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A Super Seventies RockSite! EXTRA!

 Queen for a Day

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Actor Rami Malek on his long and challenging road to playing
Queen frontman Freddie Mercury in 'Bohemian Rhapsody'.

By Alex Suskind in Entertainment Weekly

Rami Malekow do you prepare to play one of the most famous (and famously enigmatic) performers in history? For Rami Malek, and his upcoming role as Freddie Mercury in the new biopic Bohemian Rhapsody, you remember that underneath all the pomp and circumstance of Queen's frontman was an individual coming to terms with himself. "I would consistently go back to his interviews and performances just to understand the [different] sides of him," the Mr. Robot star says. "Obviously, there is a very brave, brash entertainer who hits the stage. And then there is a human being who can be reclusive and lonely behind closed doors."

Freddie Mercury
Soundtrack CD
That duality gave the 37-year-old actor a pathway to capturing the late singer's magneticism. Malek was so committed to the role that he even flew to London on his own dime to do research before the film had funding. There he immersed himself in all things Freddie, reading biographies, watching old videos, and speaking with Queen members Roger Taylor and Brian May, who were on board with the film early in development. "They gave us creative freedom," says Bohemian Rhapsody producer Graham King of Mercury's bandmates. "I wanted to keep them as involved as possible. I needed their blessing for my own personal peace of mind." By the time Bohemian Rhapsody finally went into production, Malek, sporting fake teeth for Mercury's signature overbite, was ready to go. "When you put in those teeth," he says, "there's a very visceral change to the performance. When I took them out by the end of the film, I felt quite naked."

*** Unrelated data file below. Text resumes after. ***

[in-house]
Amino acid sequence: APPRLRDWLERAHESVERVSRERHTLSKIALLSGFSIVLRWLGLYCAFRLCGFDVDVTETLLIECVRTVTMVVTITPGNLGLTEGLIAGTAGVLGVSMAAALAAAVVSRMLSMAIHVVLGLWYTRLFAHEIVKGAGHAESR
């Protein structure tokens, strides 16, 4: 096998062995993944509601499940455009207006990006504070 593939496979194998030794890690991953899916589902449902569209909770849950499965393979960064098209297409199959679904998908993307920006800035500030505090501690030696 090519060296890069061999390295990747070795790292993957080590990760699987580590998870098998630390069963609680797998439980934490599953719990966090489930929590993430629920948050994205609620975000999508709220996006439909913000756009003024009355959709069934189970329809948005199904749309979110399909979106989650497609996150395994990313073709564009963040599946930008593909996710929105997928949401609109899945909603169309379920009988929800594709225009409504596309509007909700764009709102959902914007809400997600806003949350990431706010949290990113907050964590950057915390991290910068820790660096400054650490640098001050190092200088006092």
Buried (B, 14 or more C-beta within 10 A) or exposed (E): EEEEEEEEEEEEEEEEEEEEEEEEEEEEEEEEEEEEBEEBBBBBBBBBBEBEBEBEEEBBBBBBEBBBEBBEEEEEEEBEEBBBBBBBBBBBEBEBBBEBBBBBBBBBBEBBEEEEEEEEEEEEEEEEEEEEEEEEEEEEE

Making it past the finish line wasn't easy, though, as the long-gestating biopic has, over the years, occasionally resembled an episode of VH1's Behind the Music: salacious rumors, accusations of producers mishandling Mercury's sexuality, and the firing of director Bryan Singer more than halfway into production when he wasn't showing up on the set. But the cast and filmmakers were determined to tie it up, despite frustrations. "Every moment where there was a challenge on set, I just reminded myself: What would Freddie do? And I guarantee, he would've seen it through," says Malek. "We're proud of [the film]." 




 Long Live the Queen Mother

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Cher delivers a history lesson in modern pop on her new album 'Dancing Queen'.

By Marc Snetiker in Entertainment Weekly

'Dancing Queen' - CherCherCher
Dancing Queen
Warner Bros.
POP

aving the time of her life hardly begins to describe what Cher gets up to on her 26th studio album, an ebullient cache of ABBA covers inspired by her stint in Mamma Mia! Here We Go Again. Between that scene-stealing cameo and the musical about Cher's life bowing this winter, Dancing Queen arrives as an autumn reminder of what the 72-year-old, left to her own devices (and patented Auto-Tune effect), still delivers as a pop diva.

It's no mistake that the thumping "Gimme! Gimme! Gimme! (A Man After Midnight)" dropped as the album's first single -- it encapsulates what Cher accomplishes here: an unironic return to disco glam-pop. Not all 10 tracks reinvent the wheel, but some drip with Cher's club influence: a little electronica in "Waterloo," a luscious backbeat to "The Winner Takes It All," a line of sex-ready synth in "The Name of the Game." Dancing Queen is a curious experiment that helps ABBA's genre-fluid hits find a new home in 2018 -- but more than that, it's a spirited history lesson, from Cher to you, to teach EDM-heavy modern pop just where it came from. A- 

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